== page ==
One of my favorite foods is Dr. Gerson’s Hippocrates Soup. It is my second favorite after Anna's Perfect Green Soup. Sometimes I mix them together for a third soup. I have been eating about 18 fluid ounces of these two soups once every day and two times on fasting days (since green vegetables are very low in calories, I am counting 50 calories for the soup). I've been having one large cup of soup a few hours after I wake up and again 12 or more hours later (I sometimes wait 20 or more hours before I eat a 300 to 350 calorie meal).
My energy on fasting days is very good. On non fasting days I often get sleepy after eating and give in to taking a nap for a few hours. I’m working on avoiding the foods that cause me to get sleepy.
Instructions: Don’t peel any of the vegetables as many of the minerals and nutrients are stored directly beneath the skin. Scrub vegetables carefully, cut into small pieces, place them into a stainless steel pot, add enough distilled water to cover the vegetables, cover, bring to a boil and quickly turn down heat and cook SLOWLY, covered, at low heat for 3 hours, then mash and eat.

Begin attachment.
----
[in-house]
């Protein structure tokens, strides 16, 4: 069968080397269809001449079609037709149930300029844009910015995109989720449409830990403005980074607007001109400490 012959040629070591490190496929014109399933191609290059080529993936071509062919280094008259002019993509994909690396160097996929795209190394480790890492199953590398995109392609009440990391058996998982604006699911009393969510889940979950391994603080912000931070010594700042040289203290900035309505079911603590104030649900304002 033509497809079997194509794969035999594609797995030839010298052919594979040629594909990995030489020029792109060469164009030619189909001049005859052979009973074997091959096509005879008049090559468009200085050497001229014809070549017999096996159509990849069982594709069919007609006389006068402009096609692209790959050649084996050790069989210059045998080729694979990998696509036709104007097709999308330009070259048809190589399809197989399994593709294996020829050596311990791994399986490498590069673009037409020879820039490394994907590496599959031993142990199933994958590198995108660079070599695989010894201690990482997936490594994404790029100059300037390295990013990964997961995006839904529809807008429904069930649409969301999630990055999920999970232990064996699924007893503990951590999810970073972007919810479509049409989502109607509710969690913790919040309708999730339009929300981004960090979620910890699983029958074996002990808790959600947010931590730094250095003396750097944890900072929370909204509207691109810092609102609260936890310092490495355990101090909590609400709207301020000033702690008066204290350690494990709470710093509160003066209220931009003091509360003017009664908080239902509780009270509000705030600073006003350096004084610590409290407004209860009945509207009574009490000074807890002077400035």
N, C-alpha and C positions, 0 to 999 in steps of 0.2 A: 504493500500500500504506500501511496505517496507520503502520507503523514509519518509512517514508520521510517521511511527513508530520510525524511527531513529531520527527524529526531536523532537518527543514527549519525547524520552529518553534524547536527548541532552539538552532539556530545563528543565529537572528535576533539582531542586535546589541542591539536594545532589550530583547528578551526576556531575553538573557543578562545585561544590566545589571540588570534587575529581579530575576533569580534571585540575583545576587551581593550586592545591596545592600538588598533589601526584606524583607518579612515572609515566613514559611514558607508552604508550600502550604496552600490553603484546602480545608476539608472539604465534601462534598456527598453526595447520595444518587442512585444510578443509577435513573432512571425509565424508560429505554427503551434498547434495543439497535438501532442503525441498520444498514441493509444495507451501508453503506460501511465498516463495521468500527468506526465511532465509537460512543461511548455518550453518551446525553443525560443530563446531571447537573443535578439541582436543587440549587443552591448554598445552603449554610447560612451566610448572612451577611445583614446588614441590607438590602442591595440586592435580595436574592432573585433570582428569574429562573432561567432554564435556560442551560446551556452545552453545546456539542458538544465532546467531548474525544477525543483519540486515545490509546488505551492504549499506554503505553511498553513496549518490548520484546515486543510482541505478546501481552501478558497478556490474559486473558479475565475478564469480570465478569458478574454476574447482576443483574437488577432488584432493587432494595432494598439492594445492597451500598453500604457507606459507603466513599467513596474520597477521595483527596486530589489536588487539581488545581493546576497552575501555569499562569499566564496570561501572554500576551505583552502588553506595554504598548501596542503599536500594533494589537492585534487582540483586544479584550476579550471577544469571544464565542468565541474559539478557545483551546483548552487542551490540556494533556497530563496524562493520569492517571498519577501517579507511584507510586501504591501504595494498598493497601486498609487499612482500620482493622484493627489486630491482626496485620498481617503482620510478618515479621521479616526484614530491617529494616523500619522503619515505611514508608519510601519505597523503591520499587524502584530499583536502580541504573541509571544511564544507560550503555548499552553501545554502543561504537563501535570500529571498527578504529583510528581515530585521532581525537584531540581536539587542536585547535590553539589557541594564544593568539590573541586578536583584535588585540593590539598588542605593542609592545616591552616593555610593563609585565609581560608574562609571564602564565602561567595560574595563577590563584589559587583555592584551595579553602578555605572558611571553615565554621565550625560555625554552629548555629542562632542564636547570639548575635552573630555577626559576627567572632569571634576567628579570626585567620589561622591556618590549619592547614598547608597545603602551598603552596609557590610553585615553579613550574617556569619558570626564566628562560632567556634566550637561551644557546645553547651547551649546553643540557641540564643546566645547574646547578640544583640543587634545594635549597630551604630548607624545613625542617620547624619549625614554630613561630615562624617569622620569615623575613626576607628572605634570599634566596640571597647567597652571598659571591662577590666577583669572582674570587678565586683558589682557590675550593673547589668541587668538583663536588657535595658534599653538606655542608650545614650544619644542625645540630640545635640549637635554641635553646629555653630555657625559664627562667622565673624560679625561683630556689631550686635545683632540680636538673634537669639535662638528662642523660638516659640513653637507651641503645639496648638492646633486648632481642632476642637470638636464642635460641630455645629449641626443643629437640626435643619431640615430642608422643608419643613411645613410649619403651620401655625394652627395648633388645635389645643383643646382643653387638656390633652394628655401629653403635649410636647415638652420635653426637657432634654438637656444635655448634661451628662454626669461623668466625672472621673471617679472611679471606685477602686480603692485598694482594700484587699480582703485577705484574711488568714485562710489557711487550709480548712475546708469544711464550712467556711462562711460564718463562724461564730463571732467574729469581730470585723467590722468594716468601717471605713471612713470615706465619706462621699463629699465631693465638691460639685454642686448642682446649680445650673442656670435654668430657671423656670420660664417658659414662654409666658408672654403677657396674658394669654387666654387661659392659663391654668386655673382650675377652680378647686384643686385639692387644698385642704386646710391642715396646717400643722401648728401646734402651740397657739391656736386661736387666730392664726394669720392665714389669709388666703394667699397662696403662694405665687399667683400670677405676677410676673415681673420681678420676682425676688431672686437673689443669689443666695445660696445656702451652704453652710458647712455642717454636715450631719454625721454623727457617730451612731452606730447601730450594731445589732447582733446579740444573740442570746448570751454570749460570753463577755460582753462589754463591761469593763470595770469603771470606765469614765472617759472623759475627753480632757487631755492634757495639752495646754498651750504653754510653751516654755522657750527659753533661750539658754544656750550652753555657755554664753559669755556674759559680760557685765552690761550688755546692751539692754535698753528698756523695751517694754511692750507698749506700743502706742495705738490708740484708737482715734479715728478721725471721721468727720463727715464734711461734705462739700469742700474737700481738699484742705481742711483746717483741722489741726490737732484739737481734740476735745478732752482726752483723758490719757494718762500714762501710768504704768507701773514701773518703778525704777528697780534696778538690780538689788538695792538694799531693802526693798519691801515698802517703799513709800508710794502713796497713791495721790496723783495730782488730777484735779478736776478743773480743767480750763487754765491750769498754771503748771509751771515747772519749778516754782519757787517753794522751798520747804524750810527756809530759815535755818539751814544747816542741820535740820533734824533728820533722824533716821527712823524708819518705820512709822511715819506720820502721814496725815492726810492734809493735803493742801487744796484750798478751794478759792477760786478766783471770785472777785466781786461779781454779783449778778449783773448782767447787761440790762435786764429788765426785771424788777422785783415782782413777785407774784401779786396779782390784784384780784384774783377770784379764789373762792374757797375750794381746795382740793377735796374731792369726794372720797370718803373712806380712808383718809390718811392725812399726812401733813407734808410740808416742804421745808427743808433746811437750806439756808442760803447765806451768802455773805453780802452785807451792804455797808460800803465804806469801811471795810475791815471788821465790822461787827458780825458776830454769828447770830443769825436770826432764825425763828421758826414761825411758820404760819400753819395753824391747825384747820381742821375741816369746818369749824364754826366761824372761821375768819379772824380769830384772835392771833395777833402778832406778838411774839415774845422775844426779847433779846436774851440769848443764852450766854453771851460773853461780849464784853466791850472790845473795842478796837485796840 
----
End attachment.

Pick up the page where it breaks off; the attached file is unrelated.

Every week I make a double batch of soup in a 8 quart (or larger) pot and Dale (or Sandy) helps me grind it in our VitaMix (it takes several VitaMix cups to get it all ground and, after each cup is ground (we grind each cup for 90 seconds) we mix it all together in another stainless steel pot). After it's thoroughly mixed I ladle it into quart mason jars, put the lids on, allow the jars to cool, and freeze six jars and put two jars in the refrigerator.
Everyone at our house eats a bowl of this soup or the green soup at least once a day.
Note from Another Hippocrates Soup Lover: "It’s hard for anyone to say why this soup holds such particular power. I have attempted to creatively alter the recipe and not received the same results. Is it the placebo effect? I’m not sure. But even Dr. Gerson remarked that this soup was very special and highly effective in his (cancer recovery) regimen even if he wasn’t absolutely sure of the dynamics."
I began my new way of eating on March 5, 2013 and in two months I lost 10 pounds.
My new regime consists of fasting (or semi-fasting by eating 500 calories a day) for two non-consecutive days (24 hours every Sunday and Thursday) every week and eating a normal American diet for the remaining five days every week (this can be a vegan, vegetarian or meat-eating diet).